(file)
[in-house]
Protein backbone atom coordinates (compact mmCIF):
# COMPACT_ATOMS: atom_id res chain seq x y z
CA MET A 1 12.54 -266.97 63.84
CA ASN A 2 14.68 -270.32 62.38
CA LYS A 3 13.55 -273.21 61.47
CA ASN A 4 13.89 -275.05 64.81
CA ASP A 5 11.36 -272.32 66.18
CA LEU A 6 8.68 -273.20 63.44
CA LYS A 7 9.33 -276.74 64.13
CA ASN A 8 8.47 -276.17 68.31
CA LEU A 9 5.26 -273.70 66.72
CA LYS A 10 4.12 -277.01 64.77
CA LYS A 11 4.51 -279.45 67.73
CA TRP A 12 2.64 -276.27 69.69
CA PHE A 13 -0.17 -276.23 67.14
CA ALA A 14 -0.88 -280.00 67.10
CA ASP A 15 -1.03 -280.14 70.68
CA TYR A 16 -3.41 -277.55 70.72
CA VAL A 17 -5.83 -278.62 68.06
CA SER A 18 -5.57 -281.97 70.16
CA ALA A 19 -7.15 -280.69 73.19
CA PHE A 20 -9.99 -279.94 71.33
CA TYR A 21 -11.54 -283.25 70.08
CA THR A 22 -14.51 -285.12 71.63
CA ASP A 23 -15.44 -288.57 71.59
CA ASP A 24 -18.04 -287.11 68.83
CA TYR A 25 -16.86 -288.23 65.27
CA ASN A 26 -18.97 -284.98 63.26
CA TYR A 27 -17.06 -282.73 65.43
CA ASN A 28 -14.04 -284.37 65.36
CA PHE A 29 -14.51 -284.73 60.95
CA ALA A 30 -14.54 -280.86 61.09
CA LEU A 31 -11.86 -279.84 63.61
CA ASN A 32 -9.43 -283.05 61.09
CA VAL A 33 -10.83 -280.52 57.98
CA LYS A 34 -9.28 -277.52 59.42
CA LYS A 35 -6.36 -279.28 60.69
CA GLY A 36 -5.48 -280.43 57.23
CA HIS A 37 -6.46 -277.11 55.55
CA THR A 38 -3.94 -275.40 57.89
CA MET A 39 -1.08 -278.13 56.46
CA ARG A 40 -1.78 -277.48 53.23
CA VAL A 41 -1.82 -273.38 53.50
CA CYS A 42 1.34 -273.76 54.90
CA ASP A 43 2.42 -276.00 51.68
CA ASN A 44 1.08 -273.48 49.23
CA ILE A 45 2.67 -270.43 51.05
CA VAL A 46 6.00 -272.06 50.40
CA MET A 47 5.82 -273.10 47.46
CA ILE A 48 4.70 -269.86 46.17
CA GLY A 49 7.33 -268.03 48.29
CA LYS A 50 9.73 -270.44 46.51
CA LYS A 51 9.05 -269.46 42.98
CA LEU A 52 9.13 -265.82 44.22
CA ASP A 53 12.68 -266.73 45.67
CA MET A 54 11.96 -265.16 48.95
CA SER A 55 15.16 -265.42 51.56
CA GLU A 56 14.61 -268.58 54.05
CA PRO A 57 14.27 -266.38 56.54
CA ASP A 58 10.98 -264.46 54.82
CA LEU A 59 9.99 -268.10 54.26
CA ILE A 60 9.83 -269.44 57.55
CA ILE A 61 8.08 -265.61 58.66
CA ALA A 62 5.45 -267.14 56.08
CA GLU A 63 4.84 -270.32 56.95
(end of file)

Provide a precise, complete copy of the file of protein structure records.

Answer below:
[in-house]
Protein backbone atom coordinates (compact mmCIF):
# COMPACT_ATOMS: atom_id res chain seq x y z
CA MET A 1 12.54 -266.97 63.84
CA ASN A 2 14.68 -270.32 62.38
CA LYS A 3 13.55 -273.21 61.47
CA ASN A 4 13.89 -275.05 64.81
CA ASP A 5 11.36 -272.32 66.18
CA LEU A 6 8.68 -273.20 63.44
CA LYS A 7 9.33 -276.74 64.13
CA ASN A 8 8.47 -276.17 68.31
CA LEU A 9 5.26 -273.70 66.72
CA LYS A 10 4.12 -277.01 64.77
CA LYS A 11 4.51 -279.45 67.73
CA TRP A 12 2.64 -276.27 69.69
CA PHE A 13 -0.17 -276.23 67.14
CA ALA A 14 -0.88 -280.00 67.10
CA ASP A 15 -1.03 -280.14 70.68
CA TYR A 16 -3.41 -277.55 70.72
CA VAL A 17 -5.83 -278.62 68.06
CA SER A 18 -5.57 -281.97 70.16
CA ALA A 19 -7.15 -280.69 73.19
CA PHE A 20 -9.99 -279.94 71.33
CA TYR A 21 -11.54 -283.25 70.08
CA THR A 22 -14.51 -285.12 71.63
CA ASP A 23 -15.44 -288.57 71.59
CA ASP A 24 -18.04 -287.11 68.83
CA TYR A 25 -16.86 -288.23 65.27
CA ASN A 26 -18.97 -284.98 63.26
CA TYR A 27 -17.06 -282.73 65.43
CA ASN A 28 -14.04 -284.37 65.36
CA PHE A 29 -14.51 -284.73 60.95
CA ALA A 30 -14.54 -280.86 61.09
CA LEU A 31 -11.86 -279.84 63.61
CA ASN A 32 -9.43 -283.05 61.09
CA VAL A 33 -10.83 -280.52 57.98
CA LYS A 34 -9.28 -277.52 59.42
CA LYS A 35 -6.36 -279.28 60.69
CA GLY A 36 -5.48 -280.43 57.23
CA HIS A 37 -6.46 -277.11 55.55
CA THR A 38 -3.94 -275.40 57.89
CA MET A 39 -1.08 -278.13 56.46
CA ARG A 40 -1.78 -277.48 53.23
CA VAL A 41 -1.82 -273.38 53.50
CA CYS A 42 1.34 -273.76 54.90
CA ASP A 43 2.42 -276.00 51.68
CA ASN A 44 1.08 -273.48 49.23
CA ILE A 45 2.67 -270.43 51.05
CA VAL A 46 6.00 -272.06 50.40
CA MET A 47 5.82 -273.10 47.46
CA ILE A 48 4.70 -269.86 46.17
CA GLY A 49 7.33 -268.03 48.29
CA LYS A 50 9.73 -270.44 46.51
CA LYS A 51 9.05 -269.46 42.98
CA LEU A 52 9.13 -265.82 44.22
CA ASP A 53 12.68 -266.73 45.67
CA MET A 54 11.96 -265.16 48.95
CA SER A 55 15.16 -265.42 51.56
CA GLU A 56 14.61 -268.58 54.05
CA PRO A 57 14.27 -266.38 56.54
CA ASP A 58 10.98 -264.46 54.82
CA LEU A 59 9.99 -268.10 54.26
CA ILE A 60 9.83 -269.44 57.55
CA ILE A 61 8.08 -265.61 58.66
CA ALA A 62 5.45 -267.14 56.08
CA GLU A 63 4.84 -270.32 56.95